Snowboarding 101: 5 tips for beginners |

Snowboarding 101: 5 tips for beginners

Professional snowboarders make snowboarding look easy. Even the most athletic person spends at least a few days falling and getting bruised. People learn in different ways, and for many adults who learn to snowboard, it helps to understand the physics and concepts behind snowboarding to help with the learning process.

Here are five tips to get you down your first bunny slope on a snowboard:

• Practice your stance before you get on a snowboard: Use an athletic stance, knees slightly bent, shoulder-width apart with weight equally balanced on both feet. Before strapping into the board, stand on flat ground and practice an athletic stance in your snowboard boots. Do a few vertical jumps in place, with your torso upright and your arms and shoulders loose and relaxed. Shake it all out!

• Practice “skating” on snow: Pick which foot you want strapped in the front, and strap it in. Keep your back foot free to push the board forward. Find a flat open area on the snow. Like the motion of a skateboarder, push off with your back foot, keeping the board flat on the snow, and slide the board forward (push-glide, push-glide, push-glide). Practice taking small steps to push your board at first. Then practice longer pushes. Place your back foot onto the stomp pad (the area between your two bindings) to rest as you glide on the board. Then try skating in a large circle to get more comfortable with the feeling of pushing and gliding on your board with one foot strapped in.

• Learn to make J-turns: Learning J-turns also enables you to stop or to control your speed when going downhill. Strap one foot in the board, as you would when skating. Point your board downhill. Put your back foot on the stomp pad and go down an incline. Lift your heels slightly, putting equal pressure on the toes of both feet. Keep your athletic stance – knees bent, weight balanced on both legs, hips and shoulders in line with the board. Be loose and relaxed. Turn in the same direction until you feel comfortable. Turn in the opposite direction by going straight and slightly lifting your toes on both feet, putting pressure on the heelside of the board.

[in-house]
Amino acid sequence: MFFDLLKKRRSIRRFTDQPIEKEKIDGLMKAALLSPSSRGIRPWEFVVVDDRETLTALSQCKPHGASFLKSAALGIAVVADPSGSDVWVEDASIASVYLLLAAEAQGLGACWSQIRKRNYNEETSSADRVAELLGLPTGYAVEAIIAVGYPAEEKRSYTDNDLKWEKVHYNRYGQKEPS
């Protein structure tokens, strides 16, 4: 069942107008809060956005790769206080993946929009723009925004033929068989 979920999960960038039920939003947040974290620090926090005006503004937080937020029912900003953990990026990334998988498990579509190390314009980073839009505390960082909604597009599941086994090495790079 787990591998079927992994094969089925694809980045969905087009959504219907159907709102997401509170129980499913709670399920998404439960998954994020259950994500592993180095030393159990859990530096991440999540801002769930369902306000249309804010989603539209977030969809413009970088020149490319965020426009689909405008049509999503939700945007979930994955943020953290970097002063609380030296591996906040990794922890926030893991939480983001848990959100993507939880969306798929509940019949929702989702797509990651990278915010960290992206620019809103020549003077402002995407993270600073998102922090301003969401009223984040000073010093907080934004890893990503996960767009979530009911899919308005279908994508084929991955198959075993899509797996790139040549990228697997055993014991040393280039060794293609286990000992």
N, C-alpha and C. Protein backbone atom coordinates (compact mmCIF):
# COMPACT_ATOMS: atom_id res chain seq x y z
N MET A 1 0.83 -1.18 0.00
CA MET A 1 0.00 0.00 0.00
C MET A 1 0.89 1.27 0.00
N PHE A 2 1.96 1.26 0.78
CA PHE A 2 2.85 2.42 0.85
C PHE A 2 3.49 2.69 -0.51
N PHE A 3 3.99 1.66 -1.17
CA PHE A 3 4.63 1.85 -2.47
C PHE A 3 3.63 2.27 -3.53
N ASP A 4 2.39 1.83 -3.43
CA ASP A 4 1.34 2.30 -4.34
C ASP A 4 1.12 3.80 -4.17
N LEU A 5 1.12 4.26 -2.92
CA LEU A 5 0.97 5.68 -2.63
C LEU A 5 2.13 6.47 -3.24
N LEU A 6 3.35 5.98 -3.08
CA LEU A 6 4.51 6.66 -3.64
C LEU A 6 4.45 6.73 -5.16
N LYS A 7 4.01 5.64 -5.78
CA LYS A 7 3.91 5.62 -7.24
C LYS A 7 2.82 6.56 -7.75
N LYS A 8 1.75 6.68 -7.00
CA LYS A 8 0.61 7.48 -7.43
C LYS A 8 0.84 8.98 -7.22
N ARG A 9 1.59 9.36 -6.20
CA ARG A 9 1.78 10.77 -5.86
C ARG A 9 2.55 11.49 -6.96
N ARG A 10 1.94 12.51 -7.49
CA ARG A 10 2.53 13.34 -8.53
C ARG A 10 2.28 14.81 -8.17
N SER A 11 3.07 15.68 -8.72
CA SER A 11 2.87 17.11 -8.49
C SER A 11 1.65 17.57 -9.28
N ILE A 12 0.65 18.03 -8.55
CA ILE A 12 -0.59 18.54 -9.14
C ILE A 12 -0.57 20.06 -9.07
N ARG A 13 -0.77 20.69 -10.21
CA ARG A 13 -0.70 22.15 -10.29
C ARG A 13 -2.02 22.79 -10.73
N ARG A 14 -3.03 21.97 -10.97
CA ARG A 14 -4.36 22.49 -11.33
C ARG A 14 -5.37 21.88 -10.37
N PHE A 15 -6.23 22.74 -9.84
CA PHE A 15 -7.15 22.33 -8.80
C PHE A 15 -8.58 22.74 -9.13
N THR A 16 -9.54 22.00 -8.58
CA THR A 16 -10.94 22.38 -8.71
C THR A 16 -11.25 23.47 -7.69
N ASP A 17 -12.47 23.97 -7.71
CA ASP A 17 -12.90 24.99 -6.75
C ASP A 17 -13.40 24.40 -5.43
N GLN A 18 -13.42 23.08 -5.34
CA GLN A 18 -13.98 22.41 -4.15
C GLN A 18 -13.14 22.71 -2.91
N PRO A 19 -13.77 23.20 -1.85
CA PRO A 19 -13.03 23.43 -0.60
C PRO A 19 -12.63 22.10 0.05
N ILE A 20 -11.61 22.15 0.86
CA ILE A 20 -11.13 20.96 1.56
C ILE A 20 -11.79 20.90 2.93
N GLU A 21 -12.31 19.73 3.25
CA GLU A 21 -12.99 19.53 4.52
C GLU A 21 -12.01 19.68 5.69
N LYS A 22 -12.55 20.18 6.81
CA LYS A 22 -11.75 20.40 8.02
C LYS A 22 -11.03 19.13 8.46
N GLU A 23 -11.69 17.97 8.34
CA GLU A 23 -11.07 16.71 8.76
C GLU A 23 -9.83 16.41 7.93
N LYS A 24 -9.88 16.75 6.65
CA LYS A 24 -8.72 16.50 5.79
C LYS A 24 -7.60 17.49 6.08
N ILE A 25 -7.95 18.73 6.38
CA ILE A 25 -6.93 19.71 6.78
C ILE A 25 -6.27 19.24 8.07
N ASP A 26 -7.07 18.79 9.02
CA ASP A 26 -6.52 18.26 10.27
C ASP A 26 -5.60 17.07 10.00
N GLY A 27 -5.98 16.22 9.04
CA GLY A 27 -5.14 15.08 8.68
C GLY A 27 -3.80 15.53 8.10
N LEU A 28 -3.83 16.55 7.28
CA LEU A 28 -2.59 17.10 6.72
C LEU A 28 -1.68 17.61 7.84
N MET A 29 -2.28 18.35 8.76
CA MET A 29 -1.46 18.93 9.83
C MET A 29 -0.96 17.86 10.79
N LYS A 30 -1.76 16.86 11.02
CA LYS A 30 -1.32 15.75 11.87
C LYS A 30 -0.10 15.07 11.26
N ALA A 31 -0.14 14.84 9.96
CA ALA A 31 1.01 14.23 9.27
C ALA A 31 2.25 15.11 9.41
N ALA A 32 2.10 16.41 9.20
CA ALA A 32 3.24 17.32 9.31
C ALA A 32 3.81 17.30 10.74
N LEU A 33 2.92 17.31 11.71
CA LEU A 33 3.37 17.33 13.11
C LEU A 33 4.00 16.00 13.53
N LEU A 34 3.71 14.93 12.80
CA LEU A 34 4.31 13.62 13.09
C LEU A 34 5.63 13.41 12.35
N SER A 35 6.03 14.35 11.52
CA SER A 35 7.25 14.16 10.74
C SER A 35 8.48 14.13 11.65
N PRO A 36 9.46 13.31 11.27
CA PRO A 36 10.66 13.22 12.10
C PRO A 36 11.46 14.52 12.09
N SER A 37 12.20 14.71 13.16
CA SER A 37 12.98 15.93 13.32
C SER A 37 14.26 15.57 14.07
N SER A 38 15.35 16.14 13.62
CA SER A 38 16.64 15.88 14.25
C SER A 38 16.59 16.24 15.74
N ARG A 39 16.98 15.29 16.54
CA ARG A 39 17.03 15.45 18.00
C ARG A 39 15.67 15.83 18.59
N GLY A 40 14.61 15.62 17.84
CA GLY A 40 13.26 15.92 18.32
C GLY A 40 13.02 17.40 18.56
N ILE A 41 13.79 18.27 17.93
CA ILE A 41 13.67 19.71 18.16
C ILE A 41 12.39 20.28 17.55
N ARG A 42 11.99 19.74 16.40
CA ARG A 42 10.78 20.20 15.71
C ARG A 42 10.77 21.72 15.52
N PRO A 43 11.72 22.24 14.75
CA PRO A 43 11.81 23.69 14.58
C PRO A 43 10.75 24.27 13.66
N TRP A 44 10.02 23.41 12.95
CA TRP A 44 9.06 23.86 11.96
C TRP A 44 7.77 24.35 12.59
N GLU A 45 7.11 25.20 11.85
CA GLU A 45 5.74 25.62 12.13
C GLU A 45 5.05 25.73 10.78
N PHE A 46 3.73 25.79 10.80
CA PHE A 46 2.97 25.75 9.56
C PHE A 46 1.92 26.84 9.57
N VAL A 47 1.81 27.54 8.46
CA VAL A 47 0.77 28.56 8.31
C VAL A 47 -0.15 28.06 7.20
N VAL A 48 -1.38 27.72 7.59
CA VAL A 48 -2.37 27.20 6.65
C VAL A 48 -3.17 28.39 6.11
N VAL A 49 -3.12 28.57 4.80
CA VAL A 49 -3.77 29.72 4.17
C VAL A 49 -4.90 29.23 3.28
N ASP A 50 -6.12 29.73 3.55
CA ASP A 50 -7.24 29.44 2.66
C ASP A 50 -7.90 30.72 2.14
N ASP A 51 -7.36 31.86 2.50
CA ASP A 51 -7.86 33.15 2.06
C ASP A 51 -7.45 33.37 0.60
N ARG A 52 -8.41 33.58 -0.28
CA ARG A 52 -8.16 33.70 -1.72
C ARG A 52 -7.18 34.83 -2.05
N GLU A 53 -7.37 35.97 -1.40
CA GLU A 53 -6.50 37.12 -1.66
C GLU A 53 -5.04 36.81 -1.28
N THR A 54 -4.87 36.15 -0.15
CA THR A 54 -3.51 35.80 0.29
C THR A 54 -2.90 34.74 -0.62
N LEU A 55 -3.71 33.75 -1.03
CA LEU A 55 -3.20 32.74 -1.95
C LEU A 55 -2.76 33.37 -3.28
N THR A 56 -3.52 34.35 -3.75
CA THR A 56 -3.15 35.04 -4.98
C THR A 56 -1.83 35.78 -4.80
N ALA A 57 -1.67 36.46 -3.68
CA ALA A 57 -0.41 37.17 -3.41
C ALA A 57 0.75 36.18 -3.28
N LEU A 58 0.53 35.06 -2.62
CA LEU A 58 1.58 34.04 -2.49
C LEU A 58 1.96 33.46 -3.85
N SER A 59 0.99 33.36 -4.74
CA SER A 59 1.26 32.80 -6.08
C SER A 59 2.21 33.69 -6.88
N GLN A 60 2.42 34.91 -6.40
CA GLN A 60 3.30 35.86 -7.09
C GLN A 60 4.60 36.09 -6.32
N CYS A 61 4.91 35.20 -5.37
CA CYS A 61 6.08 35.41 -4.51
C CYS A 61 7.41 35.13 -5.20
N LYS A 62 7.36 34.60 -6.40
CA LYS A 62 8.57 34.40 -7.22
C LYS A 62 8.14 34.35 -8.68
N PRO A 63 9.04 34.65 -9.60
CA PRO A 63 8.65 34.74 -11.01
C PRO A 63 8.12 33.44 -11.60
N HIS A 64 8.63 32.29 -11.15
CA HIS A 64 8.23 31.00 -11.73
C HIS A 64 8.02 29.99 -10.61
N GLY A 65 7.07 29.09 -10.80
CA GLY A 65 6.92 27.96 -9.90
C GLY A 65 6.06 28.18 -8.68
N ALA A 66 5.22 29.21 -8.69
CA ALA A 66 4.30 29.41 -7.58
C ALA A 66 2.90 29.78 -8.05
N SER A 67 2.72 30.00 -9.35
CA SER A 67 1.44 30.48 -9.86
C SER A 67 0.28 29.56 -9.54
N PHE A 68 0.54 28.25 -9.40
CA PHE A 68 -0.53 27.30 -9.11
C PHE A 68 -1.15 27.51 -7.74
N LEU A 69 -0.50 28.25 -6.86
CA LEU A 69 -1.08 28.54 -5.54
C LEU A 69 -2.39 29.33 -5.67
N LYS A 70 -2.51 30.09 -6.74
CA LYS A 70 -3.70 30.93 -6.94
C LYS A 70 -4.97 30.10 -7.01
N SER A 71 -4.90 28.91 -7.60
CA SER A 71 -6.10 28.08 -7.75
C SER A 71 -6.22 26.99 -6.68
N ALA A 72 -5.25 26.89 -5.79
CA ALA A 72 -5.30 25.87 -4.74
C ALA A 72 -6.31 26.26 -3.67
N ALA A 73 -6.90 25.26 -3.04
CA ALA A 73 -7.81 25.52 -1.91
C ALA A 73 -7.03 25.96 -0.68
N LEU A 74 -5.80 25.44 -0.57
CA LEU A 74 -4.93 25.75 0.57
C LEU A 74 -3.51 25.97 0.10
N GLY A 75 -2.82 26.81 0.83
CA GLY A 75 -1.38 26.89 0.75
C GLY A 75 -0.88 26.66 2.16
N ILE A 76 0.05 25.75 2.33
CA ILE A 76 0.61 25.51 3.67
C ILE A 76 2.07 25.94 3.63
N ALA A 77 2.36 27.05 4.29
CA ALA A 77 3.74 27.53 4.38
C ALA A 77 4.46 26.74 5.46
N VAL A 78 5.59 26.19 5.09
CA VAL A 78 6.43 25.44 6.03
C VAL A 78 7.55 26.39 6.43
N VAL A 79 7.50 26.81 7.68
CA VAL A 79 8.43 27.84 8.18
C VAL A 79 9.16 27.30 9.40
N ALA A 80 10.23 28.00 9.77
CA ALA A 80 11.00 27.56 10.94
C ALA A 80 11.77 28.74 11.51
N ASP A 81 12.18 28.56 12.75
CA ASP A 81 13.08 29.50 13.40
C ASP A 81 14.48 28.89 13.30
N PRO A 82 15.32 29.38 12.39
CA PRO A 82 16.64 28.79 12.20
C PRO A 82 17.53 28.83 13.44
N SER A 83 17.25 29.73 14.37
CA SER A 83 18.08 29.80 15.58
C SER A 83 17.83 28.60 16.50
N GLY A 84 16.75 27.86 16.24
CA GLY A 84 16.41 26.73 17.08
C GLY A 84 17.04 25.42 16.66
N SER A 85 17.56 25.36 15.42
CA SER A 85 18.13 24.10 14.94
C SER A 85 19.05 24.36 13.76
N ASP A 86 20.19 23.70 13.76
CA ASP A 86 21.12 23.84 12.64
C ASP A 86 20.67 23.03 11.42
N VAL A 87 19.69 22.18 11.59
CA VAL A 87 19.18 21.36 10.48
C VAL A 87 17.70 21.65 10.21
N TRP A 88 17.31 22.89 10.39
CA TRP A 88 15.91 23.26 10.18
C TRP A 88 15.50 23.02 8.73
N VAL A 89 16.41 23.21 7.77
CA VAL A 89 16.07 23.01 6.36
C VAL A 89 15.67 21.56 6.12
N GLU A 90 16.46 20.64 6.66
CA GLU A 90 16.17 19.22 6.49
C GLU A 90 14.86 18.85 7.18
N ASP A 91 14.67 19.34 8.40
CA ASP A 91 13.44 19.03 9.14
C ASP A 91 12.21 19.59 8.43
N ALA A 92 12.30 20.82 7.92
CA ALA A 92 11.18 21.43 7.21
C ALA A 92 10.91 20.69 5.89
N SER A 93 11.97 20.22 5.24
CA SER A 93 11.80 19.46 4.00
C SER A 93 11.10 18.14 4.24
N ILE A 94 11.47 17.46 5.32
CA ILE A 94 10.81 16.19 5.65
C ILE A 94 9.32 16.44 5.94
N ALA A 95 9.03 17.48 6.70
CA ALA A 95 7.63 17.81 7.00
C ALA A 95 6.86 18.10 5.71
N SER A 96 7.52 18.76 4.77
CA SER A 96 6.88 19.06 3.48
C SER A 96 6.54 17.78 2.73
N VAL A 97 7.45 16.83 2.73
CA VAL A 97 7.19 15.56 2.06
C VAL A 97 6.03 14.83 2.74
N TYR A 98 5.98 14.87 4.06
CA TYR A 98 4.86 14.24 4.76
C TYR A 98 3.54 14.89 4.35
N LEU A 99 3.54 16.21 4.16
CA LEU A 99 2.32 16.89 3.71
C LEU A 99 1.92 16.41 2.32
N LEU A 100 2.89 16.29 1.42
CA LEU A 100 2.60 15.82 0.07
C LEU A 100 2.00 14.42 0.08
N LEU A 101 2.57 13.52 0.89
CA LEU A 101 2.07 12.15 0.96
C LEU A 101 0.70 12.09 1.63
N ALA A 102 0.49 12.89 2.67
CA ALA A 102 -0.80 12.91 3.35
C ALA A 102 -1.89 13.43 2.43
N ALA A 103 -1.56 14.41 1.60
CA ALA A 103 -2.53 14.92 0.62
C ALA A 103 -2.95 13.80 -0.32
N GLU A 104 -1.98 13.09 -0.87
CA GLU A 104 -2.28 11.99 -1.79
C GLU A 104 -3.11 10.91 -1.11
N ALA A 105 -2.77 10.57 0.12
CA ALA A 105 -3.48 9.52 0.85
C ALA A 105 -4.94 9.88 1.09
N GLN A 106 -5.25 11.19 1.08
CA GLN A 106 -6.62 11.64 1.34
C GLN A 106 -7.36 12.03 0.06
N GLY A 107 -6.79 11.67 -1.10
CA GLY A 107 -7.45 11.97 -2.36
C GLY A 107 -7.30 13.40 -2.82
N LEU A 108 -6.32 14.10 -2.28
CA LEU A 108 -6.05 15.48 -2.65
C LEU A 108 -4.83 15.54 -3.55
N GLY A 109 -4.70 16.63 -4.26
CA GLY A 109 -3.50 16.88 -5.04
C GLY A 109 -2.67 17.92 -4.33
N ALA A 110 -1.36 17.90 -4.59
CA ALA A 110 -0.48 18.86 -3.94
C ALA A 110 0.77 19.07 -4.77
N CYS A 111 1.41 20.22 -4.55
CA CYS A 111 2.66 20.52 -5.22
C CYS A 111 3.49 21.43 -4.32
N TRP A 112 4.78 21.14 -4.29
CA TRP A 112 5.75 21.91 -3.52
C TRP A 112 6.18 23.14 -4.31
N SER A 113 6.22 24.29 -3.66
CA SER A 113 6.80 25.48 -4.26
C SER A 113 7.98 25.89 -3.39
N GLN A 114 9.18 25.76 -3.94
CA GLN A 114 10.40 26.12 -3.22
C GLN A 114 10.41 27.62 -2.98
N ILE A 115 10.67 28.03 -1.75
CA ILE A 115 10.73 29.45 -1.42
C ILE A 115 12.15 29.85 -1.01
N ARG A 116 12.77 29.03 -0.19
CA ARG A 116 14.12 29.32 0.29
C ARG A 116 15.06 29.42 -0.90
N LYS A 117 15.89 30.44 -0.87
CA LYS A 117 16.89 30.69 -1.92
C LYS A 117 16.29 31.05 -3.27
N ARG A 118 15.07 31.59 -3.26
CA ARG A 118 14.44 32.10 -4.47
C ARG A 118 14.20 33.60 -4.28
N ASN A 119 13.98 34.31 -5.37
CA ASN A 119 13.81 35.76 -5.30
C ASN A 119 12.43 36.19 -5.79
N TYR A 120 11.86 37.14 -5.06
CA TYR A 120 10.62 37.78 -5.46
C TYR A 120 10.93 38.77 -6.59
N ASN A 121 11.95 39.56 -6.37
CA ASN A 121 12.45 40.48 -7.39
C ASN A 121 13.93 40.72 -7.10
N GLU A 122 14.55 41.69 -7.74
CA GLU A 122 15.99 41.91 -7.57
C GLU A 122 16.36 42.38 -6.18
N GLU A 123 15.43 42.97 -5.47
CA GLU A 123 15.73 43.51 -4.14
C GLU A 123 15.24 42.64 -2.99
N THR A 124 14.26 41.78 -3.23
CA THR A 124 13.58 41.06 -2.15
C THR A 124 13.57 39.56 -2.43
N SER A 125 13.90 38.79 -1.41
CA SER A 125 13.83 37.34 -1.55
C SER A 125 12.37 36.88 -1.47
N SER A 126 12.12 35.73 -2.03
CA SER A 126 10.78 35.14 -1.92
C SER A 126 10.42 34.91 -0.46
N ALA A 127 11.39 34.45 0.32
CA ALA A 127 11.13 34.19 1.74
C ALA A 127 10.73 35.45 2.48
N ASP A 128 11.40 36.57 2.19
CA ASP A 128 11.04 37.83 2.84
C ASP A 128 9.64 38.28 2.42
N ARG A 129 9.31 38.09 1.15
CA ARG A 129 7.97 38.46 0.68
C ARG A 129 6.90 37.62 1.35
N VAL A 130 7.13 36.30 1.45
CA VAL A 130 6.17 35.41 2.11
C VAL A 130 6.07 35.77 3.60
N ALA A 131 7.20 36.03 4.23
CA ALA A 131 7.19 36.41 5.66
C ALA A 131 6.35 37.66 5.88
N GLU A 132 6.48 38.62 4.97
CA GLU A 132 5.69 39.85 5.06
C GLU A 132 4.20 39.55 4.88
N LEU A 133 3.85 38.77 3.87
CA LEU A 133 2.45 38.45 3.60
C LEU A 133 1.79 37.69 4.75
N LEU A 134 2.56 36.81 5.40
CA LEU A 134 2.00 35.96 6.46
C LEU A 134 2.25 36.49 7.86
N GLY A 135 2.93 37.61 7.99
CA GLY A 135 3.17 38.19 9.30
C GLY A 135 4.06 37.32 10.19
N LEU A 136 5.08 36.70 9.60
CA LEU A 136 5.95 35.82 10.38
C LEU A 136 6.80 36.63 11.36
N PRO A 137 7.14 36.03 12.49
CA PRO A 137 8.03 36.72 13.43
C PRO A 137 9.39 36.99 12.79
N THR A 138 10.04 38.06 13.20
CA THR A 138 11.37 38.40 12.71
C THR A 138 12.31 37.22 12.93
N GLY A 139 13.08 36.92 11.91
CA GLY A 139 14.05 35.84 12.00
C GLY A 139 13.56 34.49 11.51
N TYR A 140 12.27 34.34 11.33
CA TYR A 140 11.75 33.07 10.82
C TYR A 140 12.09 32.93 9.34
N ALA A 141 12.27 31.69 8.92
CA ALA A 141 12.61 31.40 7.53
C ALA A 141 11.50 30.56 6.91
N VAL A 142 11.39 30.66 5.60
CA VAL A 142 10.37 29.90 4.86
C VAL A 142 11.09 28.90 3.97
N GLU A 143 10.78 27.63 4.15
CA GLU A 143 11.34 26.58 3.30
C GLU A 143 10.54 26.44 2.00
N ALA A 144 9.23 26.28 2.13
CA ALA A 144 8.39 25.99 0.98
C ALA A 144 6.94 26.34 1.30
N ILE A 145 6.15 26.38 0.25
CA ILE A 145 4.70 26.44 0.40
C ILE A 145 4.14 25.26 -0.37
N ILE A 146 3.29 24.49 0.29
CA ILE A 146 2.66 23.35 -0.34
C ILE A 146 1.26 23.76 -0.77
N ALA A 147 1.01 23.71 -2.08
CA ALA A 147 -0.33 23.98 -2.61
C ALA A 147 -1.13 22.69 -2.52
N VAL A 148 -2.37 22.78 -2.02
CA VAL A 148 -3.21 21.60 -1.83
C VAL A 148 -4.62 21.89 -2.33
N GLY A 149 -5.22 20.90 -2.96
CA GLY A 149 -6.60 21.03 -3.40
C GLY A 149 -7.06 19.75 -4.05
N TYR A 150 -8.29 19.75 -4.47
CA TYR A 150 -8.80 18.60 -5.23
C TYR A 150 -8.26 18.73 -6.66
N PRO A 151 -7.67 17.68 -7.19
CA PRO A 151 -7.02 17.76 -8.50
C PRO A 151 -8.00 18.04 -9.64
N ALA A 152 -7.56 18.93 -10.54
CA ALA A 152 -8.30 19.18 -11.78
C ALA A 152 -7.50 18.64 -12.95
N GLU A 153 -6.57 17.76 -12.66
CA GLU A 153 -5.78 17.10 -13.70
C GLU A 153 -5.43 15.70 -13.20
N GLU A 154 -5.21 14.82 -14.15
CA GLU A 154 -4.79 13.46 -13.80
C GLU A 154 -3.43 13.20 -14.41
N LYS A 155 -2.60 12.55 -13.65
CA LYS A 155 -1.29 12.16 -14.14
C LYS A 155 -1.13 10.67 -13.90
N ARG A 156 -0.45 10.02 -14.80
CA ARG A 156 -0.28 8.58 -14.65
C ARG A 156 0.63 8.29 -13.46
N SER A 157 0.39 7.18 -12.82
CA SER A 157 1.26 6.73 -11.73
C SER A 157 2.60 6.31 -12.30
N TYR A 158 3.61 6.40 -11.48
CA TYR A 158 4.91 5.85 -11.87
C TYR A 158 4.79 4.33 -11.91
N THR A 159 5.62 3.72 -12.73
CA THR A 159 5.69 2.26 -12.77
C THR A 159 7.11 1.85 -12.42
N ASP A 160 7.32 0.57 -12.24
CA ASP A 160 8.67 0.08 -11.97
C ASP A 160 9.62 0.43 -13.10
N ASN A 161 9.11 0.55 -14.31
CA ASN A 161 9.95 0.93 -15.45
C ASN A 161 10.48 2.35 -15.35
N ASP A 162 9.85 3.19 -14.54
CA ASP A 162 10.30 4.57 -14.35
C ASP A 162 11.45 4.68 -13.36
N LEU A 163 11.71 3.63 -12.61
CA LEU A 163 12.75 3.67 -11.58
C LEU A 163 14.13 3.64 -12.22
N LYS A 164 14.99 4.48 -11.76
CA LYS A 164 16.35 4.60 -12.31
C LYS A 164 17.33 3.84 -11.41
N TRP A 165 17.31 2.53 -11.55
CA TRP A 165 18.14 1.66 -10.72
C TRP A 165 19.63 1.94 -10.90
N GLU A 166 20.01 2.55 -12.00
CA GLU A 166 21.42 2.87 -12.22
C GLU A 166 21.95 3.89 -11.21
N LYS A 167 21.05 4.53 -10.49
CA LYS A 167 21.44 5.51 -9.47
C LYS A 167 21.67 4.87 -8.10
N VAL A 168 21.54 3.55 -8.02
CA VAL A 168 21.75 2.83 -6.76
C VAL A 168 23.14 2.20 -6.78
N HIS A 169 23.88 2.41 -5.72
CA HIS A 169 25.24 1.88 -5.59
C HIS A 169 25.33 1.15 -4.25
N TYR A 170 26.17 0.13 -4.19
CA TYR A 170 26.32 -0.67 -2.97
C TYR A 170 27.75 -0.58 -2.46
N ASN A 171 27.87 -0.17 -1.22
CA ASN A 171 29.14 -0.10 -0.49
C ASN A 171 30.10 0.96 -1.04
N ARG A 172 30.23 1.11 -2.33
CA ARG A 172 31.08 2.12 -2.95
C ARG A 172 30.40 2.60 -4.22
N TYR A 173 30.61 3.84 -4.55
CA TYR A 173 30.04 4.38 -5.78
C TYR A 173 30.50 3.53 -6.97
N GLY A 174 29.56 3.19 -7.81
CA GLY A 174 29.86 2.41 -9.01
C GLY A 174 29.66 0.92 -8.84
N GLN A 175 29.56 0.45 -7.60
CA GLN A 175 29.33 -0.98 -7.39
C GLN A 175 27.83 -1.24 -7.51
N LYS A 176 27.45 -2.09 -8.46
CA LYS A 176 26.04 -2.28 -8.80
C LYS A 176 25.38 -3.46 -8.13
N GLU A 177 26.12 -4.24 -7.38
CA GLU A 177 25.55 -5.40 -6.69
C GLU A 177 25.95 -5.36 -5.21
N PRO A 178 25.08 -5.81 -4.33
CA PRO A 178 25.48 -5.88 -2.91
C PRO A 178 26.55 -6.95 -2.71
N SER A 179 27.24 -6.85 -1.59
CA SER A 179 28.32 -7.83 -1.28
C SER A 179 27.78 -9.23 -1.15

• Learn to get on and off the lift: Skate to the chairlift loading line. Look over your shoulder for the chair. When the chair hits the back of your legs, sit down onto it. To get off, move your body sideways while still sitting on the chair, making it easier to get into the snowboard position. Where you get off, put the board flat onto the snow, point your board straight, put your back foot on the stomp pad and go! If you need to turn, use the same movements as when practicing J-turns. If you fall, get up quickly and move out of the way of other people getting off the lift.

• Practice making C-turns: On steep inclines think of a C shape to slow your board. Make turns in the same way as the J-turns but with a more gradual arc. Practice flexing and twisting your board slightly by adjusting the pressure on your toes and heels. To do a toe-side turn, drop the toes on one foot first and then follow it with the other foot – twisting like a surfer while making sure your board is always in contact with the snow. For a heel-side turn, lift your front foot toes slightly. Then lift the toes of your back foot, again, keeping your board in contact with the snow to make the shape of a C. Practice turning in both directions.

Also, keep in mind that one way to learn is to watch others. When practicing, be certain to observe other experienced snowboarders. Evaluate how they’re standing, getting on and off the lift and making C-turns down the hill.


Max (Margaret) Shu Teasdale is the founder and CEO of She is a former AASI Level-1 snowboard instructor who specializes in teaching beginners and women. She may be contacted at

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